The Q&A Archives: Lead in Urban Gardens

Question: I garden on vacant lots in Detroit where houses once stood. Though I have not yet had the soil tested for lead, there was lead-based house paint, leaded gas exhaust, and we are down wind of steel foundries, coke ovens, etc. <br><br>What are the real threats and modes of action of lead in the soil, especially with regard to vegetables for home consumption? Can you recommend a bibliography? Surely with<br>all the urban gardening programs in the country, some university/coop ext researchers have developedsome good information.<br><br>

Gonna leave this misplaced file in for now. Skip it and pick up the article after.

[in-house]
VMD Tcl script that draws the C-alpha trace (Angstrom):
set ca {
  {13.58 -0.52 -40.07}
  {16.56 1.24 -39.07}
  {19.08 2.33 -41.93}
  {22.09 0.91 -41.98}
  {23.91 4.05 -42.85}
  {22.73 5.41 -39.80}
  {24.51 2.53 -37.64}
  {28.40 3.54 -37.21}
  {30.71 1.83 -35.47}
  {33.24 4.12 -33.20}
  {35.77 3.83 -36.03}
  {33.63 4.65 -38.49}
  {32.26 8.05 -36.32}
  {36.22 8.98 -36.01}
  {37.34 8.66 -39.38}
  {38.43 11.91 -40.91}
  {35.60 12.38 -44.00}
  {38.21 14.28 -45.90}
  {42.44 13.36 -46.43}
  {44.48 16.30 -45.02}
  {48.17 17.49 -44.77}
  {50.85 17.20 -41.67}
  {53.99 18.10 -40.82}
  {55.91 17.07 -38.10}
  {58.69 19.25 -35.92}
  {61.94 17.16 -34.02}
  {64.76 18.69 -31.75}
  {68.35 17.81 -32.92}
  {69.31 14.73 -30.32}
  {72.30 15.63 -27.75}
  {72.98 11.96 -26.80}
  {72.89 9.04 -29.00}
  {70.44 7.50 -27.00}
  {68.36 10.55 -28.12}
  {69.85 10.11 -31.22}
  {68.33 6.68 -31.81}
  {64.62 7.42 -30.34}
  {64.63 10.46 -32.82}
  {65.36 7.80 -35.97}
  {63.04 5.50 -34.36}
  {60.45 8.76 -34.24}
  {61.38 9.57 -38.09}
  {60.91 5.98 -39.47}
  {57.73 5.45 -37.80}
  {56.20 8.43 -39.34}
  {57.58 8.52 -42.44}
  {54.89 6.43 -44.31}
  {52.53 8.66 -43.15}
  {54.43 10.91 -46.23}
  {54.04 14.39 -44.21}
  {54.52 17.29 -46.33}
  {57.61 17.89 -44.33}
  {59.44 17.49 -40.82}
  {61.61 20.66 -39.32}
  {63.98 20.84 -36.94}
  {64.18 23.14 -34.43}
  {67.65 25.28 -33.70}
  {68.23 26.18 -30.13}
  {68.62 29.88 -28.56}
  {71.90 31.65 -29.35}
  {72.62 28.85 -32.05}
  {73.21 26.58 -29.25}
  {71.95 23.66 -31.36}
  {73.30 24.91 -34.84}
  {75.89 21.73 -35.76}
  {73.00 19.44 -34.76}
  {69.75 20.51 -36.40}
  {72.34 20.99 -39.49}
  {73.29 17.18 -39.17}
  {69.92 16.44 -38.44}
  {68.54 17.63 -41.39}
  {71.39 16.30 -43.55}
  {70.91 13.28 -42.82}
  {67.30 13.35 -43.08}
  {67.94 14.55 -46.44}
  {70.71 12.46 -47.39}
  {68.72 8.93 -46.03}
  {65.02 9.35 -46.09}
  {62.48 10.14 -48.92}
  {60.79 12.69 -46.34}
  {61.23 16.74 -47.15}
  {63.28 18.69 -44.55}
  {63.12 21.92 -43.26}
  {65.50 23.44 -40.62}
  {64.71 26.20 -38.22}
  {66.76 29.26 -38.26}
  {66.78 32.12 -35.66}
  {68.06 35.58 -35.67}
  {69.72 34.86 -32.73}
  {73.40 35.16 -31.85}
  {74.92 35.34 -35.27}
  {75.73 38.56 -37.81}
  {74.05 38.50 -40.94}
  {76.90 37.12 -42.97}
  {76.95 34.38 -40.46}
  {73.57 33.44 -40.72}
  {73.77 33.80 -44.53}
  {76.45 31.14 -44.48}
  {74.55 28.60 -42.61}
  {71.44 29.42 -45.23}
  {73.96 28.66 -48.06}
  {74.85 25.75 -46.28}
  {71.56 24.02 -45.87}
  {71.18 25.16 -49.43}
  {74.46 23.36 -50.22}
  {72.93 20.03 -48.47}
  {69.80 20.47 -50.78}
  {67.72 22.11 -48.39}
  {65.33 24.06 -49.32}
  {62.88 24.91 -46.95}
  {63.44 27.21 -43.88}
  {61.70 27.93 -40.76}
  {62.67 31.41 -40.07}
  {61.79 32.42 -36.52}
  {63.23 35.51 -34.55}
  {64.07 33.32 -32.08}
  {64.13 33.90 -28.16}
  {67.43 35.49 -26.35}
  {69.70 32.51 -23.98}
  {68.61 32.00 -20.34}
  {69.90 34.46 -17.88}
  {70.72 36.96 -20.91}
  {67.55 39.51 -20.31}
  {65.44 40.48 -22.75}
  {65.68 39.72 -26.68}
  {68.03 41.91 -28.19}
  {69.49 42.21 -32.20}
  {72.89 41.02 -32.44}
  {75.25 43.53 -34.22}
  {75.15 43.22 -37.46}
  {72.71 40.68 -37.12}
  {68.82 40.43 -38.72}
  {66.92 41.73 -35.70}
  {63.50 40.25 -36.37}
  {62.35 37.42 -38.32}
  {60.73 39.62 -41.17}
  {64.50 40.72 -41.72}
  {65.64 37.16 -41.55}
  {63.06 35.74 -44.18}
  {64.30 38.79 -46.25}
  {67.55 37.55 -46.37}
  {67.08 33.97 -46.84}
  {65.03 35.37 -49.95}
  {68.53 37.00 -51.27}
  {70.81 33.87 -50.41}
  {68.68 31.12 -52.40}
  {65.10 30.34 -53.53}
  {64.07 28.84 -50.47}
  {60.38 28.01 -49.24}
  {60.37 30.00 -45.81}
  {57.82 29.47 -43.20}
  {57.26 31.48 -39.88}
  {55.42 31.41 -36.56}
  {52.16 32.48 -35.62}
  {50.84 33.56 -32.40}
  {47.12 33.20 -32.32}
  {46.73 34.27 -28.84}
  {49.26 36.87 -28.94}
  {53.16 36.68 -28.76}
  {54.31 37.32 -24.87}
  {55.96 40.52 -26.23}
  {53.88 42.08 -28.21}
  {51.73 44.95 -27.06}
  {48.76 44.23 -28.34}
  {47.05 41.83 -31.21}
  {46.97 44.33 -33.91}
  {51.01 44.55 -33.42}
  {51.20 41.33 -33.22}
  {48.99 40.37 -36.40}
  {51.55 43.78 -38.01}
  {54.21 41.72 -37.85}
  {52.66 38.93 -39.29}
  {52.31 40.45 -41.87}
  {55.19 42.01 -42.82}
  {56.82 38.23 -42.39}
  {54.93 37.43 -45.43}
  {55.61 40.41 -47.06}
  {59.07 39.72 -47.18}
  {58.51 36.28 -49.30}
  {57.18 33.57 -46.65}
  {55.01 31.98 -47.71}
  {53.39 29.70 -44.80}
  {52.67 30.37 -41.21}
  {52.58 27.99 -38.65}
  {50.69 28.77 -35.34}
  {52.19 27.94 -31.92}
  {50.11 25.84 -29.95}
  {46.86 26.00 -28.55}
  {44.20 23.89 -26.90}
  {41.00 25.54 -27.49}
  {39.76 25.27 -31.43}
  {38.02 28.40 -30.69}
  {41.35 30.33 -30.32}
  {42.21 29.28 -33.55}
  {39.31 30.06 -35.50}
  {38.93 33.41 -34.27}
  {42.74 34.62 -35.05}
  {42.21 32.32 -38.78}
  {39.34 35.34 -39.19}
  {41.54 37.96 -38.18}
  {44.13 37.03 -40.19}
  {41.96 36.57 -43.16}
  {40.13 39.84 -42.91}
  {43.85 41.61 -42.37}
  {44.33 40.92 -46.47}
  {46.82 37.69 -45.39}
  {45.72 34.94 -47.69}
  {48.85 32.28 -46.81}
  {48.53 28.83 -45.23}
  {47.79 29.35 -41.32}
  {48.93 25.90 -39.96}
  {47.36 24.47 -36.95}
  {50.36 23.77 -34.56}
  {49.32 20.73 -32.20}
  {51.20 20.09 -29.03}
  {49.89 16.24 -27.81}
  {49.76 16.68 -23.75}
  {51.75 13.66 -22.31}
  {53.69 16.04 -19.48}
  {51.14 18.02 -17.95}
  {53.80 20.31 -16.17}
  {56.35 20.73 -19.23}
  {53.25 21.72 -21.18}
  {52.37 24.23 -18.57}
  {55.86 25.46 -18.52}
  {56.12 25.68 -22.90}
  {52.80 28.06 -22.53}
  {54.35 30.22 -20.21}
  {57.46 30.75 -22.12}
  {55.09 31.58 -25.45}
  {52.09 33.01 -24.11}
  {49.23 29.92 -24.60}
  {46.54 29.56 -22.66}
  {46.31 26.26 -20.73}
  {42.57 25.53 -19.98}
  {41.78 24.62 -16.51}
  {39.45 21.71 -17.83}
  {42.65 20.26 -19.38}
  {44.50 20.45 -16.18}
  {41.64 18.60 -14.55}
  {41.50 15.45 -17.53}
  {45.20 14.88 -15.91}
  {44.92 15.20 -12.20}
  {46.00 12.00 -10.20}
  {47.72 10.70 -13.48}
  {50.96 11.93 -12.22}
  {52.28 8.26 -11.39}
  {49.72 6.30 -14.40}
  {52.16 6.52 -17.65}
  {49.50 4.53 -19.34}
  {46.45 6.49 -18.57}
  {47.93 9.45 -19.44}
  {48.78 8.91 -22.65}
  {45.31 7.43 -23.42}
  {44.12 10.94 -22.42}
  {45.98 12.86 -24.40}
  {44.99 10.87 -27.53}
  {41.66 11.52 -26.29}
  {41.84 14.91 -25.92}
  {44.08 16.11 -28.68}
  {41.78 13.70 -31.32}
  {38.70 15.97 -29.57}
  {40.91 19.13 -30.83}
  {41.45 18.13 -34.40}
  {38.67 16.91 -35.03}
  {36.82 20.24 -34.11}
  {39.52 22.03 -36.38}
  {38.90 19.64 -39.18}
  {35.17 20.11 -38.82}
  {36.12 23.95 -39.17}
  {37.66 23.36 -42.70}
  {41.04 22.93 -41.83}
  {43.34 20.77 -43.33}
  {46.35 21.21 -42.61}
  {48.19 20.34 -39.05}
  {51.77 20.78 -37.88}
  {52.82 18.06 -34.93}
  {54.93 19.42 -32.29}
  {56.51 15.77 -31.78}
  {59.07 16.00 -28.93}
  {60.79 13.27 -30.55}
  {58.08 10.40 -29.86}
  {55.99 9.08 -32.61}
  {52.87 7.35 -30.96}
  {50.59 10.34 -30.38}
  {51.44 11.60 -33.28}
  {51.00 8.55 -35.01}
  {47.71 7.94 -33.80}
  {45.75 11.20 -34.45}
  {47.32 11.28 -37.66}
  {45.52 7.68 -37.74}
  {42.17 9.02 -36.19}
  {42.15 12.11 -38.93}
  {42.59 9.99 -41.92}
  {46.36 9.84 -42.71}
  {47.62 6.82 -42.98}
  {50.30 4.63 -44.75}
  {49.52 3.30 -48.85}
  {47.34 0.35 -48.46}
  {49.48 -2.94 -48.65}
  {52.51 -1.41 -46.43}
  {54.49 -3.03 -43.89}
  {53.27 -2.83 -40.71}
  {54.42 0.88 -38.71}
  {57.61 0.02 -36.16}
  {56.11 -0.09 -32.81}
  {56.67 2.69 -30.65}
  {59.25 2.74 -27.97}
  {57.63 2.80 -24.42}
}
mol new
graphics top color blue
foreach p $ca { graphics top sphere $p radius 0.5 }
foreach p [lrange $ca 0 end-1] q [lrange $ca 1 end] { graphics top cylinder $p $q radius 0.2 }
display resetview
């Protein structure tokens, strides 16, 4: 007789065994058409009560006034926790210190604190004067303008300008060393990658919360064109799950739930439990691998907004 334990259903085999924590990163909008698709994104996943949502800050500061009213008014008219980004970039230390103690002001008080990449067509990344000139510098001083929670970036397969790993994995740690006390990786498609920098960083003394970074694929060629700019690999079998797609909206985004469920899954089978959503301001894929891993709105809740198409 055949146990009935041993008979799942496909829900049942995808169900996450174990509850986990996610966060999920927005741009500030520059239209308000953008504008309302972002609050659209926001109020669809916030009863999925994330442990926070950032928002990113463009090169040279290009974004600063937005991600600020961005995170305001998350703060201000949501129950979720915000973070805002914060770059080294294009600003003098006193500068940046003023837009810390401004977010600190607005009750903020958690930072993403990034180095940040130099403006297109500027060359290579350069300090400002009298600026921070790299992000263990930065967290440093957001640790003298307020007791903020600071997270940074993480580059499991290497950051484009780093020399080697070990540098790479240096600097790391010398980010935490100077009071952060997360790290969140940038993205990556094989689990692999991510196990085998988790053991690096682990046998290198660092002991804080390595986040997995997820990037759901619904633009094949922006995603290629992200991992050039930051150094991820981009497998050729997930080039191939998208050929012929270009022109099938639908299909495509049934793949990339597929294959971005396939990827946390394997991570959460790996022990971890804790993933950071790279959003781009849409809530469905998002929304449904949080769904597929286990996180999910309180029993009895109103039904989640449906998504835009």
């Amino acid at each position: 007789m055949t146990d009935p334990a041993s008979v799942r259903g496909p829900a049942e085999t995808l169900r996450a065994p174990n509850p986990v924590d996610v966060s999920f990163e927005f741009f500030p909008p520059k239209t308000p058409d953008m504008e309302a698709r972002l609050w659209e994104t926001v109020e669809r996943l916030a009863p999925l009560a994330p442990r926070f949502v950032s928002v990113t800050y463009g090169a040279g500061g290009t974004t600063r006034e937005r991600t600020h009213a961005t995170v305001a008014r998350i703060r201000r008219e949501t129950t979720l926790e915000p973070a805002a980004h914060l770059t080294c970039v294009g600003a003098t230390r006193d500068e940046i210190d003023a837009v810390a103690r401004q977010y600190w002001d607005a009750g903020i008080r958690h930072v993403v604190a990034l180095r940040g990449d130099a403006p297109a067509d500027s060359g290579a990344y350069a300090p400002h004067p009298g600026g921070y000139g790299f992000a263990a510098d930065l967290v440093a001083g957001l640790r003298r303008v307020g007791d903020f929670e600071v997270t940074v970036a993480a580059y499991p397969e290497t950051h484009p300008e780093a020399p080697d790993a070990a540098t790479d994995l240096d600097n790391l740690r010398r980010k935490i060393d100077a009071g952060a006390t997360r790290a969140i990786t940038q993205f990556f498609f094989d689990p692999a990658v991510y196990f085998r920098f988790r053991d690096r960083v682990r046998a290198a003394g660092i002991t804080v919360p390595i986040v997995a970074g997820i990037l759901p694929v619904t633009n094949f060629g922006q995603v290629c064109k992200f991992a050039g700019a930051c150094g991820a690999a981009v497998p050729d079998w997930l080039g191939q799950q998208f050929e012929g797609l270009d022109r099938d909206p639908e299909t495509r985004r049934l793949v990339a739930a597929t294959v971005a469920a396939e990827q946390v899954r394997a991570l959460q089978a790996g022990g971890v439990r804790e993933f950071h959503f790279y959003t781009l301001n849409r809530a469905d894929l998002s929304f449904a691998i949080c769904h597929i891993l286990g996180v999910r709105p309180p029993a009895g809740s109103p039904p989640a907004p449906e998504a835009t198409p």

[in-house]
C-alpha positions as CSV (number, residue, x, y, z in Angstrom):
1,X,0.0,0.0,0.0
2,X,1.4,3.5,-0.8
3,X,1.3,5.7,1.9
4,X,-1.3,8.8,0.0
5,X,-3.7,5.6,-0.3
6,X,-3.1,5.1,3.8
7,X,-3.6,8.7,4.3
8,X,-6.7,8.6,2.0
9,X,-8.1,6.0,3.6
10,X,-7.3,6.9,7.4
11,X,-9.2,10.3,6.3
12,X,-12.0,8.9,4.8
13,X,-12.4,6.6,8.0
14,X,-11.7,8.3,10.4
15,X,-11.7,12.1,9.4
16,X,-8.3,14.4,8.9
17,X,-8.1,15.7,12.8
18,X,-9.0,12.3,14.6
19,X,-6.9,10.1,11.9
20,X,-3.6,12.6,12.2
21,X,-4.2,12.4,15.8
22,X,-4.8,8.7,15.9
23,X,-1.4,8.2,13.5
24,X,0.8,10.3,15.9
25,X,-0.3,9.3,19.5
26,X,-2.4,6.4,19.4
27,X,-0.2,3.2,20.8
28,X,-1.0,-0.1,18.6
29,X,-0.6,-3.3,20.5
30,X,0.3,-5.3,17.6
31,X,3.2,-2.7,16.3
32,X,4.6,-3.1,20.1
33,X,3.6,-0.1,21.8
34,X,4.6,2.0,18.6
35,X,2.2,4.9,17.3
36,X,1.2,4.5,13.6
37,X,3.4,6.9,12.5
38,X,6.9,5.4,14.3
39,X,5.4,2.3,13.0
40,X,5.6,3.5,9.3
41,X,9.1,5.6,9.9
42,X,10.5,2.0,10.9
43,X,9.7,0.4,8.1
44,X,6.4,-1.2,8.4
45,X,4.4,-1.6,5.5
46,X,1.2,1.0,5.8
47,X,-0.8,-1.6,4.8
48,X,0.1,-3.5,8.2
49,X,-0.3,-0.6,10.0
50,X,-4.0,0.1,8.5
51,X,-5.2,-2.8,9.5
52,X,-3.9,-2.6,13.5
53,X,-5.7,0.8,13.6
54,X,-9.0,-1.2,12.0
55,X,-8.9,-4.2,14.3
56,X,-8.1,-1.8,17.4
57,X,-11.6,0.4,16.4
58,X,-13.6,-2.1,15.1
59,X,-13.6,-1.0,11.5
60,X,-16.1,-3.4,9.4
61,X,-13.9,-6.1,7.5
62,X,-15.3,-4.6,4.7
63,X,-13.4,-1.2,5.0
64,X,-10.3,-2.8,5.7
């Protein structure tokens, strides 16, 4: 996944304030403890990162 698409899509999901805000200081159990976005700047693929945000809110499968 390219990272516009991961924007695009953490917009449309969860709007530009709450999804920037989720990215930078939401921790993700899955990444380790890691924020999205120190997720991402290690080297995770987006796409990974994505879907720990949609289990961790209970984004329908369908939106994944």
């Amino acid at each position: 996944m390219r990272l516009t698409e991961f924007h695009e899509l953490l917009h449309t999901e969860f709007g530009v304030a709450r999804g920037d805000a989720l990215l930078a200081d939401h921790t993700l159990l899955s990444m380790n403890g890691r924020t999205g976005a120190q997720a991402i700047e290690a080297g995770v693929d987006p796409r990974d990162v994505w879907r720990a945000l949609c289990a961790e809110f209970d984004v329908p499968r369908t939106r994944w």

Answer: I found some very helpful sites about lead contamination, testing, etc. <br><br><br><br><br><br><br>Lead poisoning is a serious concern for urban gardeners. I recommend you get your soil tested--be sure to tell the testing agency that you want it tested for lead and other heavy metals.<br><br>If you have concerns, you may want to stick with ornamentals only in the garden, and grow vegetables in containers or raised beds filled with purchased soil. Some plants are known to take up lead--lettuce is one, I believe; hopefully, the above web sites will be useful in determining the best course of action.

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